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Macroalgal blooms have increased in frequency worldwide due to anthropogenic activities. Algal blooms can disrupt recreational activities, interfere with fisheries, and deplete oxygen during decomposition. Narragansett Bay has experienced macroalgal blooms dominated by blade-forming macroalgae of the genus Ulva for over a century. Evidence from other systems has suggested that Ulva can negatively impact other organisms. The first objective of this study was to determine whether bloom-forming U. compressa and U. rigida inhibit the growth of co-occurring macroalgae—Gracilaria vermiculophylla, Cystoclonium purpureum, and Chondrus crispus—during co-culture via laboratory based assays. We found that U. compressa and U. rigida significantly inhibited the growth of all 3 macroalgae. We were able to verify the negative effect of U. compressa, but not U. rigida, on the growth of G. vermiculophylla in flow-through seawater tanks. Our second objective was to determine if Ulva exudate decreased the survival of eastern oyster larvae in laboratory challenge experiments. We documented a significant negative effect of Ulva exudate on oyster survival, which depended on both the Ulva species and the nutrient condition. The strongest effect on oyster larval survival was seen in larvae exposed to nutrient-replete U. compressa exudate, which hadUlva has the potential to inhibit co-occurring macroalgae and cause oyster larval mortality.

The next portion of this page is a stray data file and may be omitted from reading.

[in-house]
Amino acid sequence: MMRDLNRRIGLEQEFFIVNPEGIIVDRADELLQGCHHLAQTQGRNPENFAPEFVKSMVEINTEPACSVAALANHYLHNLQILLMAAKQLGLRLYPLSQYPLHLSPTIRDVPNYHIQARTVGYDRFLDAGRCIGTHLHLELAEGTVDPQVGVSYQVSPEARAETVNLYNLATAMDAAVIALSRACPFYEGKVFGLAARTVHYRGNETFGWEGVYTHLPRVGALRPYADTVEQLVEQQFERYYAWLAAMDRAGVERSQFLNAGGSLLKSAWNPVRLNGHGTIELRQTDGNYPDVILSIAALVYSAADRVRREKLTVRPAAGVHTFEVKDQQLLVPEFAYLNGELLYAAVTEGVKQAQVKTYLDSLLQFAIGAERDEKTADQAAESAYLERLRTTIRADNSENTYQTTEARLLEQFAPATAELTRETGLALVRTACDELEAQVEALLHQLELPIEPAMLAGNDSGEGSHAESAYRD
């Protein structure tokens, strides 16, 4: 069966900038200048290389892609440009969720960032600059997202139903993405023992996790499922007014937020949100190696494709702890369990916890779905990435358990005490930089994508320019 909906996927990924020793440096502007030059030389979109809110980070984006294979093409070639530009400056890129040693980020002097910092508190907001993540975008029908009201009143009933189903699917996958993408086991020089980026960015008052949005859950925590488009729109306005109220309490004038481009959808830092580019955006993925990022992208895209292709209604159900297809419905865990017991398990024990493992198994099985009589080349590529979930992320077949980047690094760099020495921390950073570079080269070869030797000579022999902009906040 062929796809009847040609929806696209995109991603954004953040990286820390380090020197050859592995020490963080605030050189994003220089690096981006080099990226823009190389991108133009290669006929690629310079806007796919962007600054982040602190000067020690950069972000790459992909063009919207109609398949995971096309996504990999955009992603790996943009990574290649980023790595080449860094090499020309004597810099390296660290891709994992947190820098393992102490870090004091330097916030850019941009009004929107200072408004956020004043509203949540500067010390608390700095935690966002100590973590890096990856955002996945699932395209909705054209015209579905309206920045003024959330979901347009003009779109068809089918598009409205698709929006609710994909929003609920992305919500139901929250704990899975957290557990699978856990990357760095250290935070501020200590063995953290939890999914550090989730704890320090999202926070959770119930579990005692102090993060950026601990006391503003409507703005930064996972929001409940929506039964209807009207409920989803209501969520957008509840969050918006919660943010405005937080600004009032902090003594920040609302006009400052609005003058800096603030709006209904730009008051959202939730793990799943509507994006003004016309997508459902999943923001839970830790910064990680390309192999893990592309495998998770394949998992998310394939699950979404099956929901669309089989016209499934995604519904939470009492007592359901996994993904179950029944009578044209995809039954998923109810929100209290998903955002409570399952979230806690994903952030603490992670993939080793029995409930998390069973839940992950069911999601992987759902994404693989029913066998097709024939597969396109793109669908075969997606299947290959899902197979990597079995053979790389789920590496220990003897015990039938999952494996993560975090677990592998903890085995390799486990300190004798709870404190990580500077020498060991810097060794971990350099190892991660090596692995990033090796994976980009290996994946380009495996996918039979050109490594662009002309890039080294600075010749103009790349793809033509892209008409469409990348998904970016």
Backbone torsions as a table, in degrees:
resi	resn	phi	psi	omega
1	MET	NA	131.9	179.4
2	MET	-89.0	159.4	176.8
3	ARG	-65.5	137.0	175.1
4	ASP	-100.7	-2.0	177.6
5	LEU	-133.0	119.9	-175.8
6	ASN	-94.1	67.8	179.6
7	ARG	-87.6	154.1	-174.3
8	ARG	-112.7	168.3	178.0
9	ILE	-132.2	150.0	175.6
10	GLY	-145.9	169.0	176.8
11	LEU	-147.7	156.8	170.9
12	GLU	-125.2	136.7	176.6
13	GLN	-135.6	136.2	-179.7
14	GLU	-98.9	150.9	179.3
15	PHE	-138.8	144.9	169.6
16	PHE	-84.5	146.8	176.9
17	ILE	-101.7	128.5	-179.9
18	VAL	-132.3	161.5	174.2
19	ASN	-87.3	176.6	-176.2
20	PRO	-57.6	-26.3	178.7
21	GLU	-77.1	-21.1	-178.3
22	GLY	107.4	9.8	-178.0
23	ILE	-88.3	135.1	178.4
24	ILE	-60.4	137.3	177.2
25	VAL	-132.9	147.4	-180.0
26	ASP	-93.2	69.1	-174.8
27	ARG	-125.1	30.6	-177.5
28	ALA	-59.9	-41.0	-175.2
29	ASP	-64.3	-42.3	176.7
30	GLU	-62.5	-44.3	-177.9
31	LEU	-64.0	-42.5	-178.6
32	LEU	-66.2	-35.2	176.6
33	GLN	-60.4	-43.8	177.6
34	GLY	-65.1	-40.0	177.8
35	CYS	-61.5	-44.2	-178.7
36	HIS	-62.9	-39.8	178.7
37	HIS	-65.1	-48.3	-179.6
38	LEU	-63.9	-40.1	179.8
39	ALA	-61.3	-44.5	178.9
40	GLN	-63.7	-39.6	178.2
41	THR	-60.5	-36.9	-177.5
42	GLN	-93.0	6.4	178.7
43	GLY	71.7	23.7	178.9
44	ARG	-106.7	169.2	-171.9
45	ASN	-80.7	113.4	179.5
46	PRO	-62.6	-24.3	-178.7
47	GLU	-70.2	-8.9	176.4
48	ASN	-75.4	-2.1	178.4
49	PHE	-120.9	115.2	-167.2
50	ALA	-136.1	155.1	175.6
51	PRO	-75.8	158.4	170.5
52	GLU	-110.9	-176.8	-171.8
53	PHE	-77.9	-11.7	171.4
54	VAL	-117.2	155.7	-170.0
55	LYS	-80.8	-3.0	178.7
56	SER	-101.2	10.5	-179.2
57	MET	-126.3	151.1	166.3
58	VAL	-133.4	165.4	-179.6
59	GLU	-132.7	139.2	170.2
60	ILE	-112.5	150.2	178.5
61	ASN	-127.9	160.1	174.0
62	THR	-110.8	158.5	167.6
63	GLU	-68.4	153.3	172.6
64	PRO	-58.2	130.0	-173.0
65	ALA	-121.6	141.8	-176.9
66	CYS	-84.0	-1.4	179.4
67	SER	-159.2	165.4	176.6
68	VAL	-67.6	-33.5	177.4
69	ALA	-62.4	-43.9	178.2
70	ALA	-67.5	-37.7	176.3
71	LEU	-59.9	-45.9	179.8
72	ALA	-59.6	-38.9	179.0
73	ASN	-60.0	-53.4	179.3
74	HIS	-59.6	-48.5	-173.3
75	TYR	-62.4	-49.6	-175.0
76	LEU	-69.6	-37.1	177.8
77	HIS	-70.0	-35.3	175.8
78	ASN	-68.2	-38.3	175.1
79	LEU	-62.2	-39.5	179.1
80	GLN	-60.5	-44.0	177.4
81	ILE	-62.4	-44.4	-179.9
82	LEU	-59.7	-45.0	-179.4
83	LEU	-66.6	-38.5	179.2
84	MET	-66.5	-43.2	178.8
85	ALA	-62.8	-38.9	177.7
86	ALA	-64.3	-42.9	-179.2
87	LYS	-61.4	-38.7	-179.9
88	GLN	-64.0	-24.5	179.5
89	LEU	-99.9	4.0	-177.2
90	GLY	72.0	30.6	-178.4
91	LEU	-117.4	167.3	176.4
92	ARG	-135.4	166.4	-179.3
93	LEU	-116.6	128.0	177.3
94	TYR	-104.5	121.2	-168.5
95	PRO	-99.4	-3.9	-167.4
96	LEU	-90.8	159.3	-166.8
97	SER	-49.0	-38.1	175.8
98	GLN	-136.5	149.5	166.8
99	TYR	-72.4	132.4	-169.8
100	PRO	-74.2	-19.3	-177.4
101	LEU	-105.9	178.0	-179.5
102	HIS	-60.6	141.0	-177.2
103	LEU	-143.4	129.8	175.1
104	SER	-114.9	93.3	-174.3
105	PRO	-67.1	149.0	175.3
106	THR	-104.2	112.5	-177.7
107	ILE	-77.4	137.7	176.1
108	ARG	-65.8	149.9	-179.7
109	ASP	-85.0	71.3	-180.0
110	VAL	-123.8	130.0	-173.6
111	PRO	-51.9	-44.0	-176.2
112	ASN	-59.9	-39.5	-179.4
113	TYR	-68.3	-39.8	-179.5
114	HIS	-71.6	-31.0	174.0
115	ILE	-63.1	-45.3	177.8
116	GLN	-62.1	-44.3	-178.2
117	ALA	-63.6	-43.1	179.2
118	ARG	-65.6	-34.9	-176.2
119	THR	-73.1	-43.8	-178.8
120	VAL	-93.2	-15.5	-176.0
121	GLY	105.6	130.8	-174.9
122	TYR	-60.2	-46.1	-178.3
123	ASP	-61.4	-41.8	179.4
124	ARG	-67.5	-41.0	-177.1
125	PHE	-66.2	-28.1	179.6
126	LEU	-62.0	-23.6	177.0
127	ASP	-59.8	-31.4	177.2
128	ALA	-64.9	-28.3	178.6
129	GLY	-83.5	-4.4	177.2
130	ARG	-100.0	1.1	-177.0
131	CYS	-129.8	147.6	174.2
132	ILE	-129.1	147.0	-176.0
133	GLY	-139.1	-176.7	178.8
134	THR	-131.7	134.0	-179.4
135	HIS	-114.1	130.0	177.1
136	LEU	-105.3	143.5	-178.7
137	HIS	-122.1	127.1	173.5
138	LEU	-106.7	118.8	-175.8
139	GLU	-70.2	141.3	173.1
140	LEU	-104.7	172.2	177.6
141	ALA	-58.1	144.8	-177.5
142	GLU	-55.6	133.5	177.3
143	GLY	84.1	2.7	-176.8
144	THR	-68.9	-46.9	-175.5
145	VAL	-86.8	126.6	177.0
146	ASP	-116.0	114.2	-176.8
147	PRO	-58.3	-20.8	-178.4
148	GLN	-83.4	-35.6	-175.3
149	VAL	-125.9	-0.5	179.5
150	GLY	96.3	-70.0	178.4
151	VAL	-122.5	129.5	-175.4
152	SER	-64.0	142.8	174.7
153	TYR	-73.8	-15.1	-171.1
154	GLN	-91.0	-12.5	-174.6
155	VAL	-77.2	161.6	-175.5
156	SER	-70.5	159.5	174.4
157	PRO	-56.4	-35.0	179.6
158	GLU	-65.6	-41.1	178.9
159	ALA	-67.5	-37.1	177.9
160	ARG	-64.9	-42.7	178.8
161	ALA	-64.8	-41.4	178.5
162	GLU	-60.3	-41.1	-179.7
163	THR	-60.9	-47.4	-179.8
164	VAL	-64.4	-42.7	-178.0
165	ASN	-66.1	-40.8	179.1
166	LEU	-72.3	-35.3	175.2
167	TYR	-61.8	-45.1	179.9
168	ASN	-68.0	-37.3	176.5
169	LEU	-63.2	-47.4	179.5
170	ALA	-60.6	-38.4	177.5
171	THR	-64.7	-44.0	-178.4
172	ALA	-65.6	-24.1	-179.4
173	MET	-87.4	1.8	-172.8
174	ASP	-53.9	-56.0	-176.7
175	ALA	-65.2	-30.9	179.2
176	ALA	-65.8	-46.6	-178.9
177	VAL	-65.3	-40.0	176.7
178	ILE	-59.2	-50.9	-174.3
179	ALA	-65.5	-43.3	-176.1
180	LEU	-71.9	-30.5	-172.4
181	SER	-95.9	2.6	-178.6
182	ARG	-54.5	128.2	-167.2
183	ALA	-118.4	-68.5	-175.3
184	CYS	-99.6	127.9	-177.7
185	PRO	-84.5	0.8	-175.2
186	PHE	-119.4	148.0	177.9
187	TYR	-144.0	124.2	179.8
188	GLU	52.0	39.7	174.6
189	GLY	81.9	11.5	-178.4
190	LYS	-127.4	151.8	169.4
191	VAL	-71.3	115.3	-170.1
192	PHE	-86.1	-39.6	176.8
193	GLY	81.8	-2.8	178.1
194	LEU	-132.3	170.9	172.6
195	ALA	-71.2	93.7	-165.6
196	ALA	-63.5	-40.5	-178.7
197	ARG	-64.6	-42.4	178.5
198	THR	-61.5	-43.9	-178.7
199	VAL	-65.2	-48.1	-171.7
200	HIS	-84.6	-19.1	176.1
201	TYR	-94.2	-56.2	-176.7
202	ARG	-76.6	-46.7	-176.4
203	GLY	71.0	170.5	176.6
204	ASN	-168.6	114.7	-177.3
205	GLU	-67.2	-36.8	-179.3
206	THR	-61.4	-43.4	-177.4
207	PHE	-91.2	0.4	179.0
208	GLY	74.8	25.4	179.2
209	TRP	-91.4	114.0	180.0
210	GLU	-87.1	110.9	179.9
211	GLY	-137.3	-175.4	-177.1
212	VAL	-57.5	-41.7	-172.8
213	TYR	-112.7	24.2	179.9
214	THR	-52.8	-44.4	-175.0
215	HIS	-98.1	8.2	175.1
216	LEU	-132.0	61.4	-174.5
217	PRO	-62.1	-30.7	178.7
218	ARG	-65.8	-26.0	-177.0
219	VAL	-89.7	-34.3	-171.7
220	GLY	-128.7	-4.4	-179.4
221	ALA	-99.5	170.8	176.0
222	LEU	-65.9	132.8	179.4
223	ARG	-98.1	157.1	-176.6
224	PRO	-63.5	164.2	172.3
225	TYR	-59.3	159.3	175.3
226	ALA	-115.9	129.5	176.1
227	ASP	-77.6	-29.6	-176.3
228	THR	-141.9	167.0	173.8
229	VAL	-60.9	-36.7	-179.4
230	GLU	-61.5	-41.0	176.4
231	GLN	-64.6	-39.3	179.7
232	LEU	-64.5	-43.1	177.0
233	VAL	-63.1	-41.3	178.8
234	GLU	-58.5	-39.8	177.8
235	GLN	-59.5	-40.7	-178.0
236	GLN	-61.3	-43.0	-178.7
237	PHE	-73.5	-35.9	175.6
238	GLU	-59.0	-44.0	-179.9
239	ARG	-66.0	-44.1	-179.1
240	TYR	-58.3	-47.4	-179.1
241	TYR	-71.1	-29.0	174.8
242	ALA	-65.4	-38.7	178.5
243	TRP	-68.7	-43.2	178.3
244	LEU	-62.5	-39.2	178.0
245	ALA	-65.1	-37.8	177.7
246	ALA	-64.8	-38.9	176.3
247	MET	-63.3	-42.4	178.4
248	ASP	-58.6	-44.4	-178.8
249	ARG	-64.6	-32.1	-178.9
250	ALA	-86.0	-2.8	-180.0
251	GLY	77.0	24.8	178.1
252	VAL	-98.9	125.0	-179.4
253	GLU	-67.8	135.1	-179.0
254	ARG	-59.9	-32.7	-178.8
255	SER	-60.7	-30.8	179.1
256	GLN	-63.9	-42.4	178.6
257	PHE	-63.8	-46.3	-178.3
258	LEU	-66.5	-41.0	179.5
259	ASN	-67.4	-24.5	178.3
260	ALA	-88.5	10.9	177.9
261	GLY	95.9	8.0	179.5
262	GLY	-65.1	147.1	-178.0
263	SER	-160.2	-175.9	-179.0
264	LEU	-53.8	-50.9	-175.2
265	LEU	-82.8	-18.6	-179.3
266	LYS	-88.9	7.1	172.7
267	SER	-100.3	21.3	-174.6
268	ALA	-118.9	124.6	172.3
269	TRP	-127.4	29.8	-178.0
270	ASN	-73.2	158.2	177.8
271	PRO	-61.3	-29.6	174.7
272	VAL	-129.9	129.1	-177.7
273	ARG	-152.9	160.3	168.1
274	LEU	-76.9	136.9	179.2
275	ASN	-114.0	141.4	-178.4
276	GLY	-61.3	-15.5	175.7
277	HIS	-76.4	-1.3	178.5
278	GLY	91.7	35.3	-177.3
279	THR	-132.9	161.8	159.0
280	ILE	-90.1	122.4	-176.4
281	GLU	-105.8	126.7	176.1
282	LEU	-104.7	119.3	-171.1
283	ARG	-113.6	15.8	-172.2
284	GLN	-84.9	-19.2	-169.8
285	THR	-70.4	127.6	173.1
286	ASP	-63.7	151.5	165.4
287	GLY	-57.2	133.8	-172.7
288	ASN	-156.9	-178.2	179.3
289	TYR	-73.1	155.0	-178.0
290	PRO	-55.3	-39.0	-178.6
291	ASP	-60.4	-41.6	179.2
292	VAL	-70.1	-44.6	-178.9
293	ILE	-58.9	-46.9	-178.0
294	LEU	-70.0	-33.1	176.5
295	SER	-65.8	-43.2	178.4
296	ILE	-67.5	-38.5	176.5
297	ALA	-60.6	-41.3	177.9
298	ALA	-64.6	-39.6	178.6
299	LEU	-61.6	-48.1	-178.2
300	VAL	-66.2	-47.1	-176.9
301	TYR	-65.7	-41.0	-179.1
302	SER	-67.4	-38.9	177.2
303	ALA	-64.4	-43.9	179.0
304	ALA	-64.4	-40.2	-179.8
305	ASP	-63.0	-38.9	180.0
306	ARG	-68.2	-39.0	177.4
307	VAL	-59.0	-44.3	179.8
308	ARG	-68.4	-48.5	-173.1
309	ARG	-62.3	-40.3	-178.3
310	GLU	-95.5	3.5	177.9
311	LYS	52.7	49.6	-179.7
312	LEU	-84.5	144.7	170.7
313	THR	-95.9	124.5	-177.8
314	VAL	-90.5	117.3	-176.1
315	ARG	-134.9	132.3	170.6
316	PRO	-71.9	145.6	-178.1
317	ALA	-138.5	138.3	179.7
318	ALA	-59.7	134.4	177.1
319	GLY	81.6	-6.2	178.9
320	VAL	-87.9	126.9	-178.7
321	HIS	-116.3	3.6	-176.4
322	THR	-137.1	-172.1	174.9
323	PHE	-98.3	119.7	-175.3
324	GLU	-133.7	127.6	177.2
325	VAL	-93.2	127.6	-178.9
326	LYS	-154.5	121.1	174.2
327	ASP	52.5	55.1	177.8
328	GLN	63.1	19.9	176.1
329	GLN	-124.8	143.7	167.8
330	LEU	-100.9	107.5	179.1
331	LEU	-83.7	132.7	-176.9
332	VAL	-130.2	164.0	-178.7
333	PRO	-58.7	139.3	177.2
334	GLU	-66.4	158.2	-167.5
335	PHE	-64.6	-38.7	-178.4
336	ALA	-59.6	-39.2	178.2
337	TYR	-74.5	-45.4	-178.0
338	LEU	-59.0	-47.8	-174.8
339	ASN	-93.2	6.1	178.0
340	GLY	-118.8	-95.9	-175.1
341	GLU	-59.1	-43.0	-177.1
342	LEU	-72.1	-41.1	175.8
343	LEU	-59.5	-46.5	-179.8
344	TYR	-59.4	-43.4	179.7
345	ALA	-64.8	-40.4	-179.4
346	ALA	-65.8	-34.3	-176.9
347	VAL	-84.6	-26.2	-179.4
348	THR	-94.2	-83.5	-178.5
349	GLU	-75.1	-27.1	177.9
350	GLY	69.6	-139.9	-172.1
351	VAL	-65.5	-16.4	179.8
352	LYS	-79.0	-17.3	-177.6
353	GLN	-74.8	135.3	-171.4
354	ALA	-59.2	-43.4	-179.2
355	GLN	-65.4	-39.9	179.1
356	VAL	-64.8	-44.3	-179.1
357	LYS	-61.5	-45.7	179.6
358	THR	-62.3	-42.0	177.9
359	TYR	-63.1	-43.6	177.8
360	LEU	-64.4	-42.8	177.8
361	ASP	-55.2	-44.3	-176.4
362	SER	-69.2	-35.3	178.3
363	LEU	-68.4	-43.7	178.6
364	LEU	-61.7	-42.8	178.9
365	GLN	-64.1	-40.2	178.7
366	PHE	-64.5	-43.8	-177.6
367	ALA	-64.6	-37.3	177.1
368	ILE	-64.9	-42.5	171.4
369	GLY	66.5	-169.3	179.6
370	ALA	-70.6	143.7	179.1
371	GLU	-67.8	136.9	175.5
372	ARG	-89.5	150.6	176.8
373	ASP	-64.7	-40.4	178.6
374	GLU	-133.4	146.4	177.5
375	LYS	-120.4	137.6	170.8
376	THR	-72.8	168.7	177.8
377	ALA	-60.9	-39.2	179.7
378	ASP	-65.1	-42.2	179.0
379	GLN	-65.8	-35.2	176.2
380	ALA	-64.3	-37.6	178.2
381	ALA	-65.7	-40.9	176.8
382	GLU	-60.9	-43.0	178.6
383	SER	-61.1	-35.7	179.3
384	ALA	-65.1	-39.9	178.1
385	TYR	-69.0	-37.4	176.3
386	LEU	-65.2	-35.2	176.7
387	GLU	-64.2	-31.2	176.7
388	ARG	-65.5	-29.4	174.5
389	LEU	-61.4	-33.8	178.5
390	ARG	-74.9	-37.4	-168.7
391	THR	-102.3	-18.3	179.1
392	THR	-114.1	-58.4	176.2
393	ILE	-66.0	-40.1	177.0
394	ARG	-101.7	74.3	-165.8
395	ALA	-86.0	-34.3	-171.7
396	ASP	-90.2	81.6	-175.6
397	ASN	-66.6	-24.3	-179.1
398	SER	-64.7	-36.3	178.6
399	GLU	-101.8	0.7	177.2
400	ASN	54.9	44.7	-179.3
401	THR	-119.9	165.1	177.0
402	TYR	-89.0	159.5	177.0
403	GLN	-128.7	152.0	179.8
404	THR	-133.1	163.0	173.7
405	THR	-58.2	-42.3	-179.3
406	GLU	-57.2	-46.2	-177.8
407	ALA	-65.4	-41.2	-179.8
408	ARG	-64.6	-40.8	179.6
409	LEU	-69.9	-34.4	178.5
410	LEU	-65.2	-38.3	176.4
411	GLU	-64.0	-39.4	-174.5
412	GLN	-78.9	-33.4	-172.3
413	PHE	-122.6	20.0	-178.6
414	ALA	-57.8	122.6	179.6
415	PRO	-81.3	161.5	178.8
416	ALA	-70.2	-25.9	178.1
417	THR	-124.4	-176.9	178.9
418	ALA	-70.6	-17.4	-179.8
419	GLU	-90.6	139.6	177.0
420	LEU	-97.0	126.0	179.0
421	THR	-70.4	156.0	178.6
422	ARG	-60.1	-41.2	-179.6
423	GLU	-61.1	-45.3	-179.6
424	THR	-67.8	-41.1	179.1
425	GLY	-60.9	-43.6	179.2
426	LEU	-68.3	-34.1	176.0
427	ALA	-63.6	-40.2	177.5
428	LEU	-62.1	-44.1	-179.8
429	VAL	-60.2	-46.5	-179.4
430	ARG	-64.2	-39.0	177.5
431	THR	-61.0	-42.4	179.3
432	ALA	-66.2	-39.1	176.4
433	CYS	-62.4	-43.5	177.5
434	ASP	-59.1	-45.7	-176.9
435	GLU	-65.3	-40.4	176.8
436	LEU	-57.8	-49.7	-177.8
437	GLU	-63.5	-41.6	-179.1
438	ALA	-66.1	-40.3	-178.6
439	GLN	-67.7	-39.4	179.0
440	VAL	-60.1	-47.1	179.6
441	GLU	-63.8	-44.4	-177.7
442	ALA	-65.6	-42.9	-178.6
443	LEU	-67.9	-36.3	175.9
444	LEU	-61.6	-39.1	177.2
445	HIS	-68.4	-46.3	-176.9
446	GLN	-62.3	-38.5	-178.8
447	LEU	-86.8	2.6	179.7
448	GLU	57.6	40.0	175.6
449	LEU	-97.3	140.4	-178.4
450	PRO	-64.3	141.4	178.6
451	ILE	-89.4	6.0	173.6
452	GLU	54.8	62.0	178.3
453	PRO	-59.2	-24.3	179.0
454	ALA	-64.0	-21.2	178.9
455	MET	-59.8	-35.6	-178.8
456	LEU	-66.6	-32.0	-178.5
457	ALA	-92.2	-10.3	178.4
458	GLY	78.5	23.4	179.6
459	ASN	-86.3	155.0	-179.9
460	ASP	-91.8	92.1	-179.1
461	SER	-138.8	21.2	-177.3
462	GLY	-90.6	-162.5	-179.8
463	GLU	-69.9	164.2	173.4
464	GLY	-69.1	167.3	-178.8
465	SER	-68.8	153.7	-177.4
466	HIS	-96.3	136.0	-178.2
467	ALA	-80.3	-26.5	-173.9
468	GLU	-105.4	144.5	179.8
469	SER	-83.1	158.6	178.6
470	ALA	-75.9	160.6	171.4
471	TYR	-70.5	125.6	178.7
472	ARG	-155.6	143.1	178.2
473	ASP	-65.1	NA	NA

Lindsay A. Green-Gavrielidis, Fiona MacKenchnie and Carol Thornber (dual appointment with Department of Biological Sciences) are from the Department of Natural Resources Science.

Marta Gomez-Chiarri is from the Department of Fisheries, Animal and Veterinary Science.